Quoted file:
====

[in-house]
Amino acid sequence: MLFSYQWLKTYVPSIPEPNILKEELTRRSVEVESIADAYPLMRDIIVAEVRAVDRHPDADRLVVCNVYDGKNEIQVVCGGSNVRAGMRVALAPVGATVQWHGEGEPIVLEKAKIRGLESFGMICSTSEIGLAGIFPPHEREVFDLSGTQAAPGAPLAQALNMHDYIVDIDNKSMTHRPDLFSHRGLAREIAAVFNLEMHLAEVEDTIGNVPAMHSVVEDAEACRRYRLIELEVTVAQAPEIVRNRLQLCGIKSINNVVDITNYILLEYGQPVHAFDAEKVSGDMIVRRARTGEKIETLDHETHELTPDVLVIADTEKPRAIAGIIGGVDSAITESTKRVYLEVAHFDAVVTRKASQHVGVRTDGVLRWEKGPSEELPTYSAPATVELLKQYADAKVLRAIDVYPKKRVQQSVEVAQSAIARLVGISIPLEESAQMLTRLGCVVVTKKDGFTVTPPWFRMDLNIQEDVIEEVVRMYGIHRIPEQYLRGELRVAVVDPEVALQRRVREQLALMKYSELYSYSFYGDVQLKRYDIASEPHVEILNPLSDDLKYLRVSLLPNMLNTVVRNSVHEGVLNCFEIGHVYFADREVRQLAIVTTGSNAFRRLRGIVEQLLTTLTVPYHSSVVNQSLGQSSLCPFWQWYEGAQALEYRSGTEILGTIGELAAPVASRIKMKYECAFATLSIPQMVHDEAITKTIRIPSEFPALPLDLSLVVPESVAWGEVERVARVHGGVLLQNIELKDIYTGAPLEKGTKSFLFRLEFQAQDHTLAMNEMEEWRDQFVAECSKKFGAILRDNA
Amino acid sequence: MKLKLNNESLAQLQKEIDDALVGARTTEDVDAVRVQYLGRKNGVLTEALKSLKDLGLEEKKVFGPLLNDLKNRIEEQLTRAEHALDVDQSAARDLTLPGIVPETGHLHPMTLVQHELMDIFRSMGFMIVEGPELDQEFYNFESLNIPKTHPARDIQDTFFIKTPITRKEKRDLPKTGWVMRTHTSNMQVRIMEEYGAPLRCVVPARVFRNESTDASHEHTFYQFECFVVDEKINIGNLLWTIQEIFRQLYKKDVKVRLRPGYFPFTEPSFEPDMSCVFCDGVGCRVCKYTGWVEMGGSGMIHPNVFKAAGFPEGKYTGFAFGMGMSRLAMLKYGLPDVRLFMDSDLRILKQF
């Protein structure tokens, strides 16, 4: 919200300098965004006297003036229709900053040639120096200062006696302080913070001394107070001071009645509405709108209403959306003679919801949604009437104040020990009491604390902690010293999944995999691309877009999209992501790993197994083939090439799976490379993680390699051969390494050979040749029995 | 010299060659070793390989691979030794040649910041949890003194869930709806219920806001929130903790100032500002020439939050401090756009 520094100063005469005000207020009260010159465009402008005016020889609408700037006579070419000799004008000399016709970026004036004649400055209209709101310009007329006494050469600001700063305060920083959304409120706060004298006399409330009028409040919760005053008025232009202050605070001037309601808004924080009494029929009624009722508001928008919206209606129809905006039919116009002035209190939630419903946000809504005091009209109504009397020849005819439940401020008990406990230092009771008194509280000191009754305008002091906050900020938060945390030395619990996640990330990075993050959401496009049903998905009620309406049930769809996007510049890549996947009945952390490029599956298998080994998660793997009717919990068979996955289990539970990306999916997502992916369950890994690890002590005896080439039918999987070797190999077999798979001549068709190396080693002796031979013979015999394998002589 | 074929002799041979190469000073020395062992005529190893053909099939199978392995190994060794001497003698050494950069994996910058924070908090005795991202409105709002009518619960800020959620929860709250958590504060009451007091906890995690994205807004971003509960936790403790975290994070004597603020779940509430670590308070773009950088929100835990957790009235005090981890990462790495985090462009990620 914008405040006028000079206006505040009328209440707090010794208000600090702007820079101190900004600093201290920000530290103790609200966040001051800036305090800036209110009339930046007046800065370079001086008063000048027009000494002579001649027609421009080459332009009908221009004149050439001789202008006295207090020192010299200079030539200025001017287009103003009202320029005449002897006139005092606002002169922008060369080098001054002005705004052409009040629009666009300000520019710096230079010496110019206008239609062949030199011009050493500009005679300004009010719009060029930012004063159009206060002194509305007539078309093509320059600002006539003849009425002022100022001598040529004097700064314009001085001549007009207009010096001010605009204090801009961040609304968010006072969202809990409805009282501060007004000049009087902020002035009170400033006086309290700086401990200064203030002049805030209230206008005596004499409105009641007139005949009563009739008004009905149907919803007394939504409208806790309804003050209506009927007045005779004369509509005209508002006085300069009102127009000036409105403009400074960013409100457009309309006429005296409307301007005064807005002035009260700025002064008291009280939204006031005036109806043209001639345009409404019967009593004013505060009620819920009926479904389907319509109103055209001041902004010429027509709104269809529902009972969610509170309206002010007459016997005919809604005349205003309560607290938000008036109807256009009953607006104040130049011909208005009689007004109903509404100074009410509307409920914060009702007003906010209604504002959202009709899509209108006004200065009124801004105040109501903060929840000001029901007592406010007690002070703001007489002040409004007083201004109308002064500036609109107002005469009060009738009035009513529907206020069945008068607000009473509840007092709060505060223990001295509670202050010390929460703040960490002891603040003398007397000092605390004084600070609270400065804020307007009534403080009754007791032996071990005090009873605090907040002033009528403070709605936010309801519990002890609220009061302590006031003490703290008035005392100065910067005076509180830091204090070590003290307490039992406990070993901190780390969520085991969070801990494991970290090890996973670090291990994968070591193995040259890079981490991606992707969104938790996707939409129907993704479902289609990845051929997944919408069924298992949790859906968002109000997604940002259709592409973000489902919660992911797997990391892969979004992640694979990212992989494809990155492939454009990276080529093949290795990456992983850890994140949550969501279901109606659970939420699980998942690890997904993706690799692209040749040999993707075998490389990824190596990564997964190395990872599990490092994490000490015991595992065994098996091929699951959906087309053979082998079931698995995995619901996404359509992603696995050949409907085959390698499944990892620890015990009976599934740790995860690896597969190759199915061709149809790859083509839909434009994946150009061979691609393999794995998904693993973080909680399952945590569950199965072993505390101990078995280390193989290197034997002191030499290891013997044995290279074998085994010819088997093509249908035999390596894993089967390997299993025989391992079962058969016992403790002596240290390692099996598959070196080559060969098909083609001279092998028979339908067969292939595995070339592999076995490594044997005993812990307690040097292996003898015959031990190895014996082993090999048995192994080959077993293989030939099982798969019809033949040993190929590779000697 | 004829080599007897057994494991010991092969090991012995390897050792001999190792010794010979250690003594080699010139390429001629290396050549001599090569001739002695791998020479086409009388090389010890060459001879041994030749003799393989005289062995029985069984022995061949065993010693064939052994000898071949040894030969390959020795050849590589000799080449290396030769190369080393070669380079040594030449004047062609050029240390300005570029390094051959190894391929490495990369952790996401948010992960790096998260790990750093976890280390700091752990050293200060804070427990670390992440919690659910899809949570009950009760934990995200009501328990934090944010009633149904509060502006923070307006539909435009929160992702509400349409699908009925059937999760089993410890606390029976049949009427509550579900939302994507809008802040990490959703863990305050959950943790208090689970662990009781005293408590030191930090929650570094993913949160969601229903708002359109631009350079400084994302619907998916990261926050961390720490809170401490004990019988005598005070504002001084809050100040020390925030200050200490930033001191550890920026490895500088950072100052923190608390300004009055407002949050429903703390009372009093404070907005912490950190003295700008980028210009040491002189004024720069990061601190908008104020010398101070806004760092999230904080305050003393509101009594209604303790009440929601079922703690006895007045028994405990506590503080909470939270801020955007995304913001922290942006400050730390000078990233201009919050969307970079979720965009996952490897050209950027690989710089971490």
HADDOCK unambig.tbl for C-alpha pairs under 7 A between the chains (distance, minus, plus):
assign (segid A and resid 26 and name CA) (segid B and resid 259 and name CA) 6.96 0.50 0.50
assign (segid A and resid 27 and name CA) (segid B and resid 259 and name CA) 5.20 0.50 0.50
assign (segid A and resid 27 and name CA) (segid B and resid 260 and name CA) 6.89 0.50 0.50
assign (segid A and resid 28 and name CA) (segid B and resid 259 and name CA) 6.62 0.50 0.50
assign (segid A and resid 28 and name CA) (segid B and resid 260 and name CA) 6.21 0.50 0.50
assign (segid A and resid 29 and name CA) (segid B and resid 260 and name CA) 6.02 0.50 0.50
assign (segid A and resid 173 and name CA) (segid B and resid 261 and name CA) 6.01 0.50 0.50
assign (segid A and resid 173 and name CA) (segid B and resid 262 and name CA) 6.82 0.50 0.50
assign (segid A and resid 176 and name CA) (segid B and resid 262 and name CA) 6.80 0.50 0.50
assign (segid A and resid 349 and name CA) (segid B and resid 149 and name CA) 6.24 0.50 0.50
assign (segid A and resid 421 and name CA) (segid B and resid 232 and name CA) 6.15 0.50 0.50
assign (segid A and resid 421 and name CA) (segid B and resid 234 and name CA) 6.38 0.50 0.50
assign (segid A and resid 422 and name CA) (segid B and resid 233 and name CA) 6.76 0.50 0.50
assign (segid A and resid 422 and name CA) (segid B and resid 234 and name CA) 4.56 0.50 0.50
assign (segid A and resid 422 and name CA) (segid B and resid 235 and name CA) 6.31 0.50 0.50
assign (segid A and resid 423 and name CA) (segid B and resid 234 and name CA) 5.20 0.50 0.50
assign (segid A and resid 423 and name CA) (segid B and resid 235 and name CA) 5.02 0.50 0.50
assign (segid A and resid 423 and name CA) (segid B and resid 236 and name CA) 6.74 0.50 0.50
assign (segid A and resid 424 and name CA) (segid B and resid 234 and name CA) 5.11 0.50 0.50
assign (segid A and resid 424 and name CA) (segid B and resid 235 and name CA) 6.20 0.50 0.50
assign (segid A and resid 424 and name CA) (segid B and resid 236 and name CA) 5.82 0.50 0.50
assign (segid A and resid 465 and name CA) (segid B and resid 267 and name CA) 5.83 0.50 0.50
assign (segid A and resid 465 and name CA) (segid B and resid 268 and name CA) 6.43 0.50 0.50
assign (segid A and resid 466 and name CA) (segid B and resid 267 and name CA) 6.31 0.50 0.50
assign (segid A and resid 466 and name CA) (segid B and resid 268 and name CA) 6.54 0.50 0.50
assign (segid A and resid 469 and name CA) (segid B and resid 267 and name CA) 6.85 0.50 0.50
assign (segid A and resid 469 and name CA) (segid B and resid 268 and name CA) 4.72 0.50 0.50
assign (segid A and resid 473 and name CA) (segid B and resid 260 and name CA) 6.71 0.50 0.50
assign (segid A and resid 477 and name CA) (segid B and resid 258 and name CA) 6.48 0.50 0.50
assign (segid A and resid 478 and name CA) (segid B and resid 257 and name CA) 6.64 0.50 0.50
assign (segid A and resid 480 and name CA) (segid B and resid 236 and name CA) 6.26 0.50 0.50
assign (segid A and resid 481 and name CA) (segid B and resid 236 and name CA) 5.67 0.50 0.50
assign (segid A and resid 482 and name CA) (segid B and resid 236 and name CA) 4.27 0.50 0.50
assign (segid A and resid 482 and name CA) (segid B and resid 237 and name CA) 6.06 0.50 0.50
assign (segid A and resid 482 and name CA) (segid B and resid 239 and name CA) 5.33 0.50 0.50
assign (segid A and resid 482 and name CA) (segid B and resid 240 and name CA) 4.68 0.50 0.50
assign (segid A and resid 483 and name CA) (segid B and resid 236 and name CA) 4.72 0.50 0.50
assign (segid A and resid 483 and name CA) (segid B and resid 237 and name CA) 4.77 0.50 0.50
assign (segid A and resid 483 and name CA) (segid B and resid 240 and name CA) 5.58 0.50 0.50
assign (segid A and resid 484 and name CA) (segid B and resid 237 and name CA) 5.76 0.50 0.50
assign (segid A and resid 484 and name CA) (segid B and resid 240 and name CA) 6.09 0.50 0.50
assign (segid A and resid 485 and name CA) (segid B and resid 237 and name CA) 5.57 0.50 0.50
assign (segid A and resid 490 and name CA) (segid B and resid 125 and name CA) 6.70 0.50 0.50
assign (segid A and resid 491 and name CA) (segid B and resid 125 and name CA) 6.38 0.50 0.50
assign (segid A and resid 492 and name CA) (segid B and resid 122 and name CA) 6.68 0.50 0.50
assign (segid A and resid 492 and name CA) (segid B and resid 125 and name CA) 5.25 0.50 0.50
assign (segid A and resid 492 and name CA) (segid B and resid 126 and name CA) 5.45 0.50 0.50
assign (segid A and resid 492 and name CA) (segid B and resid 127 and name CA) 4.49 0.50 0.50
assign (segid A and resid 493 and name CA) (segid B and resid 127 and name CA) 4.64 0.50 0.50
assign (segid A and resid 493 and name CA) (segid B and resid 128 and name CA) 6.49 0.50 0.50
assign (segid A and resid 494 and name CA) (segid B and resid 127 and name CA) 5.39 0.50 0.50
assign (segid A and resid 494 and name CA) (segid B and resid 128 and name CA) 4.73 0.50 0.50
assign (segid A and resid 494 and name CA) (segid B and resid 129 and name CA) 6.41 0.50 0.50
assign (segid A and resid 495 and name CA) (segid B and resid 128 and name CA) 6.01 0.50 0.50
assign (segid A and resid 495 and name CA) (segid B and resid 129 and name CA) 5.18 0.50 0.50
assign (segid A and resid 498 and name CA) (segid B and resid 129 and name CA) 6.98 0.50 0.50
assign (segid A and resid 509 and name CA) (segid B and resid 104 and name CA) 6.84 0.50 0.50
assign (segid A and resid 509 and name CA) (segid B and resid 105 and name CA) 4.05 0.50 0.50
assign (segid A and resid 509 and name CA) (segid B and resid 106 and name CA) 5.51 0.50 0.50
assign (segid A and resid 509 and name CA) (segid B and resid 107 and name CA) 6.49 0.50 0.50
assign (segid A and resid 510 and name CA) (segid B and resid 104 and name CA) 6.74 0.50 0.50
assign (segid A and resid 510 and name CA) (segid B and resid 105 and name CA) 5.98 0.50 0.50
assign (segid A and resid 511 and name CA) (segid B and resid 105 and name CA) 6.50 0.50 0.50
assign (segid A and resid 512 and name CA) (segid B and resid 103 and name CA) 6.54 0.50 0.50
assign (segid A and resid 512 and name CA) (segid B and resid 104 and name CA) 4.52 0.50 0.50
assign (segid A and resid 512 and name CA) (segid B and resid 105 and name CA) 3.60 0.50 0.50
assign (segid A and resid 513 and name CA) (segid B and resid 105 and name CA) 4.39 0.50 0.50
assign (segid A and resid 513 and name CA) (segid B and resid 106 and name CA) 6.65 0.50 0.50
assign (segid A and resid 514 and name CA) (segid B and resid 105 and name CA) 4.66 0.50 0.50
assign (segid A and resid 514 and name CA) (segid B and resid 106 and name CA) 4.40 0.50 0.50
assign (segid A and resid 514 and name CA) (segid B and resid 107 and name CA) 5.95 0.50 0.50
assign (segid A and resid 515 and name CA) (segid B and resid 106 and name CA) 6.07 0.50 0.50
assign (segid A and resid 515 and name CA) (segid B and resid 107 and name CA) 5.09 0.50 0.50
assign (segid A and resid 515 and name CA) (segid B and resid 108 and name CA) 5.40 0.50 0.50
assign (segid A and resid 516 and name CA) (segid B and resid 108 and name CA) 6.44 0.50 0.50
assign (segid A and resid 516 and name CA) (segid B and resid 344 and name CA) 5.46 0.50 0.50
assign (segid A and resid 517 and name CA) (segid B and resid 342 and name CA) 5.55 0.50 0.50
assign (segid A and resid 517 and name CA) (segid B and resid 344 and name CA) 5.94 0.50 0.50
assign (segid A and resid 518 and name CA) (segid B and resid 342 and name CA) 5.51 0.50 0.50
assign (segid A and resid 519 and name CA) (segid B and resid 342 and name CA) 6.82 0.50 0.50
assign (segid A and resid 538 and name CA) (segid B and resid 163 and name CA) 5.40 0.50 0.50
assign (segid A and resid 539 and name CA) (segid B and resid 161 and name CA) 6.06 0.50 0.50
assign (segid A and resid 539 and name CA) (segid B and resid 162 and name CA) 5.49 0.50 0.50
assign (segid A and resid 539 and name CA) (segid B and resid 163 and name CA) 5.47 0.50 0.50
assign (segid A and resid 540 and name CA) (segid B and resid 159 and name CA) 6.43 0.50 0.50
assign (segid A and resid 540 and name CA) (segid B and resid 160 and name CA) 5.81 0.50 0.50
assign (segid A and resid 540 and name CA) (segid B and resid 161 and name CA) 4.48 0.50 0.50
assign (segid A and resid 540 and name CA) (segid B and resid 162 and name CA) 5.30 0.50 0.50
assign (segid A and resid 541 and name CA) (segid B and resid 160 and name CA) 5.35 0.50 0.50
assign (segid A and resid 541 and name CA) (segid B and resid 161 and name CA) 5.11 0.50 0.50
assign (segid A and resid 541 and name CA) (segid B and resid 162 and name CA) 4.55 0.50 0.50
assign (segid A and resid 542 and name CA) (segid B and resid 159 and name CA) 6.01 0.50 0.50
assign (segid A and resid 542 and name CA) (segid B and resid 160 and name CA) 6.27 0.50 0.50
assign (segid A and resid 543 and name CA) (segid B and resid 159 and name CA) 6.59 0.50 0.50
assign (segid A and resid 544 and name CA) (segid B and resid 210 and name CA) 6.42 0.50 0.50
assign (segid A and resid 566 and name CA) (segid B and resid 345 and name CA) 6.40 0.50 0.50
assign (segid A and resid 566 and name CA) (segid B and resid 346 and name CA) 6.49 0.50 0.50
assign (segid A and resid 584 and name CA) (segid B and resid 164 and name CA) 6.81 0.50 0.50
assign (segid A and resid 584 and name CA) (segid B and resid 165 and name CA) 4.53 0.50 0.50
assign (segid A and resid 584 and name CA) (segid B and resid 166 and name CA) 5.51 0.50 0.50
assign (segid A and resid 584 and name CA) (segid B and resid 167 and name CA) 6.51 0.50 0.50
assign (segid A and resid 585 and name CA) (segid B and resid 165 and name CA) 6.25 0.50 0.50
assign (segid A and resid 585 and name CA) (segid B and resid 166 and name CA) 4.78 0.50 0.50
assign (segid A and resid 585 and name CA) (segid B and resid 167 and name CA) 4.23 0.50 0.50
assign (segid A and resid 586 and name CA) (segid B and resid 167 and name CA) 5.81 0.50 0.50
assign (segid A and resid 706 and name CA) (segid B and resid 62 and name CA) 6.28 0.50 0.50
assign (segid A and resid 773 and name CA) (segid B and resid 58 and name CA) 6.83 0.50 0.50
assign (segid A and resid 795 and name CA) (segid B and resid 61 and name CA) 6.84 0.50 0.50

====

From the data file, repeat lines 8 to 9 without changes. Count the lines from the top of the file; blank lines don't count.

assign (segid A and resid 27 and name CA) (segid B and resid 260 and name CA) 6.89 0.50 0.50
assign (segid A and resid 28 and name CA) (segid B and resid 259 and name CA) 6.62 0.50 0.50